‘We have little confidence you’ll protect our village’ - Homes approved despite objections
- Credit: Archant
Plans to build 32 bungalows in Martham have been approved by councillors - despite objections from within the village.
Cripps Developments’ bid to create a mix of one, two and three-bedroomed bungalows, eight of which will be affordable, south of Low Road, was carried at Great Yarmouth Borough Council’s development control meeting on Wednesday, August 19.
Residents had raised eight objections to the plans, but council officer Chris Green said the one-storey homes’ primary village location will not be of detriment to neighbouring properties’ privacy due to sufficient landscape screening.
However, he made it clear the applicant would need a “sustainable water solution” to prevent flooding if plans were approved.
Mark Nolan, speaking on behalf of the applicant, said a local developer would be used for construction, and estimated creating scores of jobs in the process.
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He said: “Buildings will be single story with ample parking for residents and visitors; there is minimal potential for overlooking.
“And on the topic of surface water and flooding, residents will make annual maintenance payments to deal with this so that costs aren’t absorbed by the village”.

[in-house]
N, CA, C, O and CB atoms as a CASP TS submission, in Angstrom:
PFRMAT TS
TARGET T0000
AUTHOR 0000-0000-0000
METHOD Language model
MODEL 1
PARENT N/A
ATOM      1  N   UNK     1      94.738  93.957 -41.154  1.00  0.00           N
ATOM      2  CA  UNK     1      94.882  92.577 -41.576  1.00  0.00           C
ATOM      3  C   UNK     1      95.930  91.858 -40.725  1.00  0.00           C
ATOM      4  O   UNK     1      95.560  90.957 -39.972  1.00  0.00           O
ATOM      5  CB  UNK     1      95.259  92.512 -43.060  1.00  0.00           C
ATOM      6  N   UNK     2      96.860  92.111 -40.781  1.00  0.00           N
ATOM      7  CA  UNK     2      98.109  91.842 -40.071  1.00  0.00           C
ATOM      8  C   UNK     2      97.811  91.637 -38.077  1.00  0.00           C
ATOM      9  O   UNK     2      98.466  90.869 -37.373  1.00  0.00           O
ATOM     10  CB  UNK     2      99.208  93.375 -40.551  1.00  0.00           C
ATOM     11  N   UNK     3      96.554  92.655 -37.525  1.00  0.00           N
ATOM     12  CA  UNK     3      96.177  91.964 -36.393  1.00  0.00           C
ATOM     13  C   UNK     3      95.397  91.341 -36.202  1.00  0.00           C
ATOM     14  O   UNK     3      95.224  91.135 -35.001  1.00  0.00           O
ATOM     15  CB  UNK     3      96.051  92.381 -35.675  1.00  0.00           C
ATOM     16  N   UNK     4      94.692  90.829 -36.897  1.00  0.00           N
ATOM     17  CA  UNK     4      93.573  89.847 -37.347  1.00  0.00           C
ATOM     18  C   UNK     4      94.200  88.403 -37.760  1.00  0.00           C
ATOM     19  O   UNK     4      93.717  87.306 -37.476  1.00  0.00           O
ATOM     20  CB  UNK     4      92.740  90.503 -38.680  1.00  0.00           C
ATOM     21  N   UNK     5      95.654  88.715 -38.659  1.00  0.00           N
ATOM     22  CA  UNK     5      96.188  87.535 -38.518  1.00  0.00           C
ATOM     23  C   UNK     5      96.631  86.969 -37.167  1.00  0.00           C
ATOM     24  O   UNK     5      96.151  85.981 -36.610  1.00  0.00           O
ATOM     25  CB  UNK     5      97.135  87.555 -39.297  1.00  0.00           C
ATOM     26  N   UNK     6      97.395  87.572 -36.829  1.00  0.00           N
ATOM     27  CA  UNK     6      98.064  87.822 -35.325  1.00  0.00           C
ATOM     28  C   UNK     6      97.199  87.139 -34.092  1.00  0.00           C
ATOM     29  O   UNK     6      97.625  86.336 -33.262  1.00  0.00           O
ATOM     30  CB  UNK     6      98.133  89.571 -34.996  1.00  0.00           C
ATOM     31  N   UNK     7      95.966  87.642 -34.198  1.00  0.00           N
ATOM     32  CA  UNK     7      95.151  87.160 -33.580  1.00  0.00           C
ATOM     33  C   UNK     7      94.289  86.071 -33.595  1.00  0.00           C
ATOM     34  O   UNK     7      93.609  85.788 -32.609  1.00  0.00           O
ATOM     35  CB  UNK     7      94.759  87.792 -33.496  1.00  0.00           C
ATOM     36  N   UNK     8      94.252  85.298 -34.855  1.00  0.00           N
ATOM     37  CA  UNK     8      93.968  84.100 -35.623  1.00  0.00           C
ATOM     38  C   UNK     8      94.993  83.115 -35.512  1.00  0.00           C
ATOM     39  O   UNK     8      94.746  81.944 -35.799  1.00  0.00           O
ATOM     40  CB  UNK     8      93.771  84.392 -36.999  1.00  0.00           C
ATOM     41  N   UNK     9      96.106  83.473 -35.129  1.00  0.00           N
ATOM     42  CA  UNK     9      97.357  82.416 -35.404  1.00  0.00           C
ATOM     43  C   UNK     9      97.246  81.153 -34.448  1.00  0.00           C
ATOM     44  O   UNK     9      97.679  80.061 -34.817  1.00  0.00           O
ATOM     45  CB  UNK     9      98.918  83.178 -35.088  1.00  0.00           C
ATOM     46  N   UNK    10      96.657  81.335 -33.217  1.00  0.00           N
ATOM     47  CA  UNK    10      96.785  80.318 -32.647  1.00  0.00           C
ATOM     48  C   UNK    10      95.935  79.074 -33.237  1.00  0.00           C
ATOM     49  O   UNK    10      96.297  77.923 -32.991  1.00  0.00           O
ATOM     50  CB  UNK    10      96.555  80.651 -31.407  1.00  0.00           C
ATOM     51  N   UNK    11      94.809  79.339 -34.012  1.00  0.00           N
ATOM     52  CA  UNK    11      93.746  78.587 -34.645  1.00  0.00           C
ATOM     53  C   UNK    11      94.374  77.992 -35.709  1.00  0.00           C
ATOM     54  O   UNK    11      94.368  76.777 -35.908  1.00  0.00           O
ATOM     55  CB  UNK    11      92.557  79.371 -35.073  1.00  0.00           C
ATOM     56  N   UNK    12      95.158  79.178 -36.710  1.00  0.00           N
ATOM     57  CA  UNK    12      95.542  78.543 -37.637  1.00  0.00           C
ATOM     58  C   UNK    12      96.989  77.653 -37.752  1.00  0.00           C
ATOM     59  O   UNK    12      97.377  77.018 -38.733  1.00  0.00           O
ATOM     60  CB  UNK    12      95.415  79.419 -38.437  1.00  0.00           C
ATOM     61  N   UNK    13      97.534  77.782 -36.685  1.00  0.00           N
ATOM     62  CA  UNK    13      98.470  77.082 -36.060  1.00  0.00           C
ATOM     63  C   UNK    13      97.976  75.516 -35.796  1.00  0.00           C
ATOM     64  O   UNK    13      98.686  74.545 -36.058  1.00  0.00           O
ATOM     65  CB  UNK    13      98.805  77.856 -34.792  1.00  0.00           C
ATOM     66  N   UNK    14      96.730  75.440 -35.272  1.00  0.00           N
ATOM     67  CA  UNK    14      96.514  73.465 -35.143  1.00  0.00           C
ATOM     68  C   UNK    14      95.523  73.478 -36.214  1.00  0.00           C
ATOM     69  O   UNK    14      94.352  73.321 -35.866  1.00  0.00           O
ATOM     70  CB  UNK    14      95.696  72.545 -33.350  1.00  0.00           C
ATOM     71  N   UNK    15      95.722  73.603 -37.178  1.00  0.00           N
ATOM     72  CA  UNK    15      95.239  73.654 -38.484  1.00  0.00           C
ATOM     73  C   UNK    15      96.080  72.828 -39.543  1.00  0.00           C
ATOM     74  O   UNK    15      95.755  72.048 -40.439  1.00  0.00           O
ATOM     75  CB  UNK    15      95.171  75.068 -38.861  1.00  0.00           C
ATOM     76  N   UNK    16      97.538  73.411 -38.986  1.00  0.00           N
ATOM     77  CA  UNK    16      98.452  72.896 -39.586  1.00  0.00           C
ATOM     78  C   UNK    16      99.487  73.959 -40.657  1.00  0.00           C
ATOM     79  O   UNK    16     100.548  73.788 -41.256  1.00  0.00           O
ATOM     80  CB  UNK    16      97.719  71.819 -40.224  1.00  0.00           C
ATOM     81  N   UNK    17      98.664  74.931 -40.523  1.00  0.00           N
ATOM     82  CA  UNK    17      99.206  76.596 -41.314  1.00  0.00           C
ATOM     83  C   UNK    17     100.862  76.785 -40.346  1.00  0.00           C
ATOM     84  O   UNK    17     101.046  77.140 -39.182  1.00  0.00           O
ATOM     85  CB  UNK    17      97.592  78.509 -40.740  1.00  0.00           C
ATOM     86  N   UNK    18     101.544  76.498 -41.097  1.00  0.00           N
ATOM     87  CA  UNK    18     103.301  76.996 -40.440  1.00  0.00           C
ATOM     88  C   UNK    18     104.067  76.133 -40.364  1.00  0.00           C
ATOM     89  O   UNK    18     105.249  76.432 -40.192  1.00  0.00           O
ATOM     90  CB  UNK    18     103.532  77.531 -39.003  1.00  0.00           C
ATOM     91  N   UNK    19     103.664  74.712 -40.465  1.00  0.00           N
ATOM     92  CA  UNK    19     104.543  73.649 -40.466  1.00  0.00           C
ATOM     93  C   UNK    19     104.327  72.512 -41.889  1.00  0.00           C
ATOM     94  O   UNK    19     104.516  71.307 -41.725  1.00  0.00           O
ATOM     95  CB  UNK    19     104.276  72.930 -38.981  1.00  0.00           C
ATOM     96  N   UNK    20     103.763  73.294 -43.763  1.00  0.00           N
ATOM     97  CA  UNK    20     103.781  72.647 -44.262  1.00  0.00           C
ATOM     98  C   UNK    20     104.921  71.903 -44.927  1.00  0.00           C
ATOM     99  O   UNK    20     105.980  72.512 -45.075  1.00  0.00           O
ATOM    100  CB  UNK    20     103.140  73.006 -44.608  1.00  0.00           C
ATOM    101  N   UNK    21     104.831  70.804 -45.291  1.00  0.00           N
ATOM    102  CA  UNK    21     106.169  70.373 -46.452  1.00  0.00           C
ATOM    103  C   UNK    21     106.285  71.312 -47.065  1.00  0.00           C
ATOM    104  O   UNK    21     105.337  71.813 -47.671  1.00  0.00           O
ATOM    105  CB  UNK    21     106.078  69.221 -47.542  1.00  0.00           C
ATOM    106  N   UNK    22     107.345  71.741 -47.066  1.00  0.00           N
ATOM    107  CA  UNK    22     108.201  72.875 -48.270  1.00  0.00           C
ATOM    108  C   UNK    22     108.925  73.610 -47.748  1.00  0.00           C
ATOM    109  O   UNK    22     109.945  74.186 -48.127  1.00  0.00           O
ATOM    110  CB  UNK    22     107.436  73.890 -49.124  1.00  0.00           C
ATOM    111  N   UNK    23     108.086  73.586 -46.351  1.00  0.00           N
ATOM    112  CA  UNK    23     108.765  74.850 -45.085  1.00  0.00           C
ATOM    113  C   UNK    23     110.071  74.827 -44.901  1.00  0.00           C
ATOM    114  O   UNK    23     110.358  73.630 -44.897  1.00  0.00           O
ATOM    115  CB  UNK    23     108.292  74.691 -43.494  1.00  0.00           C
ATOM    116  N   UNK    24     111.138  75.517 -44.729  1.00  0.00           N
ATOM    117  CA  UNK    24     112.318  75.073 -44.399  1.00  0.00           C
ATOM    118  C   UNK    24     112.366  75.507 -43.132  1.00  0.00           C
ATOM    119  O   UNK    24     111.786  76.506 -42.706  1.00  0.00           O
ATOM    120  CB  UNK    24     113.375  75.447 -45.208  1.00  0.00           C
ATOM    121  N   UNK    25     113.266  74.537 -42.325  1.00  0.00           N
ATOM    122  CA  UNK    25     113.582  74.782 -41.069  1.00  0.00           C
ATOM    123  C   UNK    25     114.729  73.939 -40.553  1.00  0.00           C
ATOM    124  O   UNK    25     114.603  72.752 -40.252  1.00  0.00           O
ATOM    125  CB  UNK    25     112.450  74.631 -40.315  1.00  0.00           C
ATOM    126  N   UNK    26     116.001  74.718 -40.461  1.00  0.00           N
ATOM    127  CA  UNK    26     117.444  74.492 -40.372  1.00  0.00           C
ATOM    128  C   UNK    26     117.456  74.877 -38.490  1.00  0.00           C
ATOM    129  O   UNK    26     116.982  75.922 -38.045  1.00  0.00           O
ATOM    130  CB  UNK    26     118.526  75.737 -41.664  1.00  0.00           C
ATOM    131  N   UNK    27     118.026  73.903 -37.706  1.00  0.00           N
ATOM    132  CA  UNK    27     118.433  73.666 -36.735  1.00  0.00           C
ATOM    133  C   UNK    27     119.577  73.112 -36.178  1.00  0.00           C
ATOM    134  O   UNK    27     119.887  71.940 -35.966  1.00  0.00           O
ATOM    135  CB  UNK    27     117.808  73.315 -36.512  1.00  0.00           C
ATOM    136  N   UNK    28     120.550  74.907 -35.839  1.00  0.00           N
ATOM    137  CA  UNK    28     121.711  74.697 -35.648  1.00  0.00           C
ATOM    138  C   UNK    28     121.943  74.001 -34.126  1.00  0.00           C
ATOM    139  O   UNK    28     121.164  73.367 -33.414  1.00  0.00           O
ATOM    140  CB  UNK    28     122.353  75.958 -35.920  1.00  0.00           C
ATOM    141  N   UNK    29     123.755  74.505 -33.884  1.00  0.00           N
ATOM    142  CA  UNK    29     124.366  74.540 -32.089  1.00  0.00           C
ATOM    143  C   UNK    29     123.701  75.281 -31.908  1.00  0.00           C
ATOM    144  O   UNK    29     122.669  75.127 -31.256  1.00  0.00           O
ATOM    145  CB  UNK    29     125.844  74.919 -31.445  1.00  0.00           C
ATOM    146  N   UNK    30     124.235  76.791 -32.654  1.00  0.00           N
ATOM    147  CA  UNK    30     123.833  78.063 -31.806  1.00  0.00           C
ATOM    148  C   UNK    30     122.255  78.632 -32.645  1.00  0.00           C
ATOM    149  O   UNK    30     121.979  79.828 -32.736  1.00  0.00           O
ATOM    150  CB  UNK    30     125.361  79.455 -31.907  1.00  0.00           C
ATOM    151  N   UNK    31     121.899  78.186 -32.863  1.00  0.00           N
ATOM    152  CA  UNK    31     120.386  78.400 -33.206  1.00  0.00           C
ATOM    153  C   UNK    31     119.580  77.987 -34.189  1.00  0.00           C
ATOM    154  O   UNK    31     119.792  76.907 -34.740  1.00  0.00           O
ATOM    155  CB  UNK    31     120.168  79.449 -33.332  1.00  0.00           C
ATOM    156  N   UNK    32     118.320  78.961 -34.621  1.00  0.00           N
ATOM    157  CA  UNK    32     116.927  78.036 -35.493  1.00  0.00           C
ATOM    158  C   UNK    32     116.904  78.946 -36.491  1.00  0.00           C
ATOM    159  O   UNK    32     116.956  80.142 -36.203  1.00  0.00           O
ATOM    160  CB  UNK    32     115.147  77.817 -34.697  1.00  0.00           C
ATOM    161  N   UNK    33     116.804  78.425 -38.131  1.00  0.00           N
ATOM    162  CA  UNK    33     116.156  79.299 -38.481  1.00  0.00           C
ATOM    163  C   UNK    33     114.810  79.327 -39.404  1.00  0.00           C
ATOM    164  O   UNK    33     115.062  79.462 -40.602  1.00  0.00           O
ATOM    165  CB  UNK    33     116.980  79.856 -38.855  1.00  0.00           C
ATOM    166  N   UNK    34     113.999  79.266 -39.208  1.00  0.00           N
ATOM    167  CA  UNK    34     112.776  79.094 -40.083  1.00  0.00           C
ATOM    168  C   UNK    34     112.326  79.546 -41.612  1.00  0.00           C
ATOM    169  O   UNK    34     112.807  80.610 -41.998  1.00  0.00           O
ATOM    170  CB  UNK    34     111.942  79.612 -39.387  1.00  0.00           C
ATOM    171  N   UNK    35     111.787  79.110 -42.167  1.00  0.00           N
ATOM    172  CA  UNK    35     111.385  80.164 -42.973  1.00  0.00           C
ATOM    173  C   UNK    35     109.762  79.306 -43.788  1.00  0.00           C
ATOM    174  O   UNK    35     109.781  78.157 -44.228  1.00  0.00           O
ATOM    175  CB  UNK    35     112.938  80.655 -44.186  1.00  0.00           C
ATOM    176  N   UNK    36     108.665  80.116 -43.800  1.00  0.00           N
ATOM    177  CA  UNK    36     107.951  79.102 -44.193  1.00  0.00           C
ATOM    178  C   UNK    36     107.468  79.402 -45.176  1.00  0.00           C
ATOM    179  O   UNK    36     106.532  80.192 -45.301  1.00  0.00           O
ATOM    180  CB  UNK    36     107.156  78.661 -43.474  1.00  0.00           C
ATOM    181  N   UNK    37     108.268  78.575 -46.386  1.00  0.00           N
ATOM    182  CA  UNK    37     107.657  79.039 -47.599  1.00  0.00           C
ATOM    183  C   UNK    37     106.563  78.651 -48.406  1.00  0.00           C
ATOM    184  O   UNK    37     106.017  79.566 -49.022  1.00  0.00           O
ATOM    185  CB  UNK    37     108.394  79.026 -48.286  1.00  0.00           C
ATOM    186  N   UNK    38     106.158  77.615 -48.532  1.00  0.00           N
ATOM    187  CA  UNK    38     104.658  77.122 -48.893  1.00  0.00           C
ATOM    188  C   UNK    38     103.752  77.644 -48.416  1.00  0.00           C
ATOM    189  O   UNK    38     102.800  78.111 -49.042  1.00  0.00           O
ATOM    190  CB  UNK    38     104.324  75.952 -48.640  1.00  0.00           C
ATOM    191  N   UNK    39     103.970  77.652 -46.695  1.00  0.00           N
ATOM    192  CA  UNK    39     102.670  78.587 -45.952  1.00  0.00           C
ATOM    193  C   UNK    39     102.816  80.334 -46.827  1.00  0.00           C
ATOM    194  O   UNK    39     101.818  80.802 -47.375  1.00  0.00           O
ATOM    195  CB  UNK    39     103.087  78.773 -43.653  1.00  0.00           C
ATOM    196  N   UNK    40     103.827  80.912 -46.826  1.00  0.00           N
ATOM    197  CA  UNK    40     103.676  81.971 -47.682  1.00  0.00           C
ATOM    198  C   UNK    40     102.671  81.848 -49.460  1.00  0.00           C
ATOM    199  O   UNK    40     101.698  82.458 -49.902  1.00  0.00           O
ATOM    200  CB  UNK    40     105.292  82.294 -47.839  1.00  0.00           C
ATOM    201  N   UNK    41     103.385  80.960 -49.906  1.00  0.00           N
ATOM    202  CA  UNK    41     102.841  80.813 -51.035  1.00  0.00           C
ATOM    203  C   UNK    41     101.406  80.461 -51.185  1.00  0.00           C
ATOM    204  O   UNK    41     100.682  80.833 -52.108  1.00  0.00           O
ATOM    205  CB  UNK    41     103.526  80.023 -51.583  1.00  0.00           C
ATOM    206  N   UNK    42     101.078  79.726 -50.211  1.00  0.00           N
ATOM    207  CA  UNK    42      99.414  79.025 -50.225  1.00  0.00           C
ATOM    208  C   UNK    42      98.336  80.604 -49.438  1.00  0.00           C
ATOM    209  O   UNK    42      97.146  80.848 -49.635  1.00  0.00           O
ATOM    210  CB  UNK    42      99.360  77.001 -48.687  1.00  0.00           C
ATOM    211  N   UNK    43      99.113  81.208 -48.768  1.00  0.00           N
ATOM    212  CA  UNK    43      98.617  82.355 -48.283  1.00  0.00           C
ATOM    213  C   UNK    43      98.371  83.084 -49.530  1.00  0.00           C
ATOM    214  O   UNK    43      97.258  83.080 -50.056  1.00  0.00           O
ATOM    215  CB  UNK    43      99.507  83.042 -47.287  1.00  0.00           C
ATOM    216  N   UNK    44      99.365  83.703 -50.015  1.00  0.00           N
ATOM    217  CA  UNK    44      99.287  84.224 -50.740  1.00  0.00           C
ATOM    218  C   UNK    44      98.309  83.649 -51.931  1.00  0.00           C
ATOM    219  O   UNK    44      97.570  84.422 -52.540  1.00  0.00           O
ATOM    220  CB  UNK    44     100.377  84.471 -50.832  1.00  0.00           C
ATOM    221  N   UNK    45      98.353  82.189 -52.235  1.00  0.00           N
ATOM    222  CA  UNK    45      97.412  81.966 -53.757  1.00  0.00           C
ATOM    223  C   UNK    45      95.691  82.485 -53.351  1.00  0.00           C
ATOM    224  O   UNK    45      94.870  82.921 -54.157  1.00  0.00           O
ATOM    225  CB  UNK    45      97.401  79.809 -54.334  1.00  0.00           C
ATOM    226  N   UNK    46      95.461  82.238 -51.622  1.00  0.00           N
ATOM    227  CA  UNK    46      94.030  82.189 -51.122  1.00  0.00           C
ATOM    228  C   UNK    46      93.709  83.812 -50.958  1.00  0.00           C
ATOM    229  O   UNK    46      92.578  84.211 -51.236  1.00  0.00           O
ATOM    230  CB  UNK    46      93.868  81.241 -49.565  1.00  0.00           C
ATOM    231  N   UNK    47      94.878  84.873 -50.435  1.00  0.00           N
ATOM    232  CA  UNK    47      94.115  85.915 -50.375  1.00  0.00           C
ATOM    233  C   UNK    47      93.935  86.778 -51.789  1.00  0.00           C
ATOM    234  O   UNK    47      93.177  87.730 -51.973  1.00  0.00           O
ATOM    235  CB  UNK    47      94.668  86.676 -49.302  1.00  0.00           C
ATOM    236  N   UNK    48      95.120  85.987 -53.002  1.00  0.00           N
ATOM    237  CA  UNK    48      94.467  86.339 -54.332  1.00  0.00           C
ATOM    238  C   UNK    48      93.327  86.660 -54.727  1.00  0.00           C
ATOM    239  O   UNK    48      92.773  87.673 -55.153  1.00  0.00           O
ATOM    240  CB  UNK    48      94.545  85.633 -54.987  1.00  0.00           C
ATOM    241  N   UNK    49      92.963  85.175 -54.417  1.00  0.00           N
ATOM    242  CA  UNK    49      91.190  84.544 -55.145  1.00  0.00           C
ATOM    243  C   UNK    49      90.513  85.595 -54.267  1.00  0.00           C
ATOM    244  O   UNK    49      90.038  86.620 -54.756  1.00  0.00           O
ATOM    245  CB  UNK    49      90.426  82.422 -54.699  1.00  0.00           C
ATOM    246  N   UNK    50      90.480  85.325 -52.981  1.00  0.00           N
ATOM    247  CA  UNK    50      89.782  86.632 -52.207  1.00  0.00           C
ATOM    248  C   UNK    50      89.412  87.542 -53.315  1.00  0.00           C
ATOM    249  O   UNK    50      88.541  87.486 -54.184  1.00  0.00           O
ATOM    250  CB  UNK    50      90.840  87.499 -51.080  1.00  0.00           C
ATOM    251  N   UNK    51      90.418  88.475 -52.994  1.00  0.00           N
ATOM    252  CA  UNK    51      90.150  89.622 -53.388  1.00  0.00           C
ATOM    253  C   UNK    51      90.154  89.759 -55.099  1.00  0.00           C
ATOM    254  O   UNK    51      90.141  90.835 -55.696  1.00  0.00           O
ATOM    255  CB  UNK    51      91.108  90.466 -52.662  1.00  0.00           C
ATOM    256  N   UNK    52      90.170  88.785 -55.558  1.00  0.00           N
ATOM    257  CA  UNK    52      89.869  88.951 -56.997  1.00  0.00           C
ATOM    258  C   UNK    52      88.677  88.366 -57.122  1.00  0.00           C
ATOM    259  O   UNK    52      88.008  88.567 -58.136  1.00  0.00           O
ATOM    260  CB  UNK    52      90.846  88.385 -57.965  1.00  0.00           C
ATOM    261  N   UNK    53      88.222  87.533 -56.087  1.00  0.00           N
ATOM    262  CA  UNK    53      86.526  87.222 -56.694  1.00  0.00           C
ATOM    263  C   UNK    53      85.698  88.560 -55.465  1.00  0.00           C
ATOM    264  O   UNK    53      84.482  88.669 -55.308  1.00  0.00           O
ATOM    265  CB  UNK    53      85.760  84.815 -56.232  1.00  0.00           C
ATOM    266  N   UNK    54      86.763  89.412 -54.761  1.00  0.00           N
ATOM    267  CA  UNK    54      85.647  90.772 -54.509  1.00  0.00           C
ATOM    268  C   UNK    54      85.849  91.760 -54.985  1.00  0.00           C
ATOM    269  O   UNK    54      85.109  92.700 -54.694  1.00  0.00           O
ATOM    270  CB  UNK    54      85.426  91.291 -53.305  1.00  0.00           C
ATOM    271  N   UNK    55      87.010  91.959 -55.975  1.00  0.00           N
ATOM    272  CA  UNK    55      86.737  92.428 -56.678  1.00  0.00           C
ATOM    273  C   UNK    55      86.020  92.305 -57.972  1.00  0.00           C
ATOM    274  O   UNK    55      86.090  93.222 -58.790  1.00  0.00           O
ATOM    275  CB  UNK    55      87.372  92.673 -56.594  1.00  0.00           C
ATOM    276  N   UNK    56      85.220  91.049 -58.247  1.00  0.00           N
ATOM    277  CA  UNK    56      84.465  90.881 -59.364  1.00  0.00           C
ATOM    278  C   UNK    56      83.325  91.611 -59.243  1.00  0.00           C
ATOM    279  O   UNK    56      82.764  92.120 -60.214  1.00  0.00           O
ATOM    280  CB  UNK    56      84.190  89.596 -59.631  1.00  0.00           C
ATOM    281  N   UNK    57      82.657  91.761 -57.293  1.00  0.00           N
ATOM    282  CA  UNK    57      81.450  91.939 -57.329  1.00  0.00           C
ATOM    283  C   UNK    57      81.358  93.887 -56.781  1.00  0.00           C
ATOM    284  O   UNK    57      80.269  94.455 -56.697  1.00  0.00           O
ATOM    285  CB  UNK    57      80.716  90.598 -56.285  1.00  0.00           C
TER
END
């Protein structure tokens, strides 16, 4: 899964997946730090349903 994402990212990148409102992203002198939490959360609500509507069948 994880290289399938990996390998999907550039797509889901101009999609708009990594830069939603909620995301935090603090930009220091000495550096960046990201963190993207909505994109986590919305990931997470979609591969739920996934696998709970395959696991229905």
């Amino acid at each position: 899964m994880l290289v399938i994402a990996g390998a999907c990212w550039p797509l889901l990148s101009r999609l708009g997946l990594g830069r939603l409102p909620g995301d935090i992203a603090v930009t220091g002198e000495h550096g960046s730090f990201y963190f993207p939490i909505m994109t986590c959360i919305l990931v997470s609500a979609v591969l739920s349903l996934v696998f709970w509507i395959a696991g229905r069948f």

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But Mr Paul Hooper, speaking for Martham Parish Council, said he had “little confidence” in the committee to “protect the village”.
He said: “From what this developer has told you, you’d think everything was well in Martham, but this is far from the truth.
“Infrastructure is already stretched to breaking point.
“Repps Road has become a race track; the doctors’ surgery is overwhelmed and water and electricity facilities keep breaking down.
“This day last week, over half the village was without water, and for some residents, water pressure was so low it took five minutes to fill a kettle.”
He added: “600 homes already have planning permission to be built, and the village development limit is being granted to agricultural land.
“We have little confidence in this committee to protect our village.”
Councillor Leslie Mogford agreed that this “seemingly modest” application of 32 homes could be “the straw that breaks the camel’s back.”But Trevor Wainwright said that blocking housing applications would be a prerogative soon taken out of councillors’ hands.
He added: “Councillor Mogford is saying he doesn’t want any more developments, but Boris Johnson is saying ‘build, build, build’.
“Within a few weeks, the council will not have a say because this is a growth area identified locally, and this Tory government wants housing applications pushed through as quick as possible.”
The plan received one vote of abstention and three against. All other councillors gave their approval.